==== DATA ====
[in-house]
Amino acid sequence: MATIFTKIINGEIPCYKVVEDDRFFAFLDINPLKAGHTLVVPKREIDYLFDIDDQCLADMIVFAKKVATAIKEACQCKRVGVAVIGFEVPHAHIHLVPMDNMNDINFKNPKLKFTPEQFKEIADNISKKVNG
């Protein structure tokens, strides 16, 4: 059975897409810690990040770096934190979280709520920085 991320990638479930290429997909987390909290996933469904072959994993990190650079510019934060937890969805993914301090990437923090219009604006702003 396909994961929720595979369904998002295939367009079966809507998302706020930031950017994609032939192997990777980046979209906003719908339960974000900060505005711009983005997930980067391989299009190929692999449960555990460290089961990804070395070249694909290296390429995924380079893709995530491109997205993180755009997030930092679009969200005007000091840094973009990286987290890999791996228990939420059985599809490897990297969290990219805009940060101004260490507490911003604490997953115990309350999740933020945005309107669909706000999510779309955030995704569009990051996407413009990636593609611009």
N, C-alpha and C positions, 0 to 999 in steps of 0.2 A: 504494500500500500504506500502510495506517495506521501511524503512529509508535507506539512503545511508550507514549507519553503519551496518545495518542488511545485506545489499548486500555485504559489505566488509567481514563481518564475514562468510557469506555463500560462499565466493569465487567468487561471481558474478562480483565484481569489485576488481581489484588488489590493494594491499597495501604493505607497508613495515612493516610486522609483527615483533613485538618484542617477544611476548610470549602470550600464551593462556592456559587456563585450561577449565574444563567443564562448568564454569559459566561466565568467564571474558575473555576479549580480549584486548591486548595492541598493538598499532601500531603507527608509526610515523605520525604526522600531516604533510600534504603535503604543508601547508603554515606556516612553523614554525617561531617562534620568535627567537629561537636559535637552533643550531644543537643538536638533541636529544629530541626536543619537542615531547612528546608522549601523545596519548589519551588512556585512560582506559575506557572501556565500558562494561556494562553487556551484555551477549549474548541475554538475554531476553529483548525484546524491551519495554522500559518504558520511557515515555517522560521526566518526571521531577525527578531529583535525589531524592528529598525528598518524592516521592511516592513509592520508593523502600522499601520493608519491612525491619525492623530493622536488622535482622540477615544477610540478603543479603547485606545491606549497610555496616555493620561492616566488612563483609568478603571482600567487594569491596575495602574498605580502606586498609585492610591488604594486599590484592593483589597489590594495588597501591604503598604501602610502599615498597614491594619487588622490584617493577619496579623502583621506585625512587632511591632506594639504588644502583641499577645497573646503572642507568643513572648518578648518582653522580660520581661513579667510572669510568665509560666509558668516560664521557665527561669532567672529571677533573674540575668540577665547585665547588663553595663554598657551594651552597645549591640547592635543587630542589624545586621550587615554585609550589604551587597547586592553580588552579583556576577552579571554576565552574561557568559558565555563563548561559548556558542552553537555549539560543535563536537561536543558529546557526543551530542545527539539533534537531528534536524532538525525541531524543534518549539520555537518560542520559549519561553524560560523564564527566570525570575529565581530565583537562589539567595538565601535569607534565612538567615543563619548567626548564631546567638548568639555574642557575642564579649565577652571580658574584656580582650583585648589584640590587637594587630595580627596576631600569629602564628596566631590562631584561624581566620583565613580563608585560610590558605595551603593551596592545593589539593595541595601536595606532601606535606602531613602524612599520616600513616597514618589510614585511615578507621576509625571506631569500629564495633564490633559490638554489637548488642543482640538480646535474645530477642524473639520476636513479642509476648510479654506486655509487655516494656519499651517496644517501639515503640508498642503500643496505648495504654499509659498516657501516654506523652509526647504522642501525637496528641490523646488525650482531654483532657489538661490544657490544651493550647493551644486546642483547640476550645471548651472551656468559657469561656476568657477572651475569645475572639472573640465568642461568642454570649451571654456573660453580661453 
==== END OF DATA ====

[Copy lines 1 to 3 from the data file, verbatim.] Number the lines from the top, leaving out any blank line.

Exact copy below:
[in-house]
Amino acid sequence: MATIFTKIINGEIPCYKVVEDDRFFAFLDINPLKAGHTLVVPKREIDYLFDIDDQCLADMIVFAKKVATAIKEACQCKRVGVAVIGFEVPHAHIHLVPMDNMNDINFKNPKLKFTPEQFKEIADNISKKVNG
């Protein structure tokens, strides 16, 4: 059975897409810690990040770096934190979280709520920085 991320990638479930290429997909987390909290996933469904072959994993990190650079510019934060937890969805993914301090990437923090219009604006702003 396909994961929720595979369904998002295939367009079966809507998302706020930031950017994609032939192997990777980046979209906003719908339960974000900060505005711009983005997930980067391989299009190929692999449960555990460290089961990804070395070249694909290296390429995924380079893709995530491109997205993180755009997030930092679009969200005007000091840094973009990286987290890999791996228990939420059985599809490897990297969290990219805009940060101004260490507490911003604490997953115990309350999740933020945005309107669909706000999510779309955030995704569009990051996407413009990636593609611009």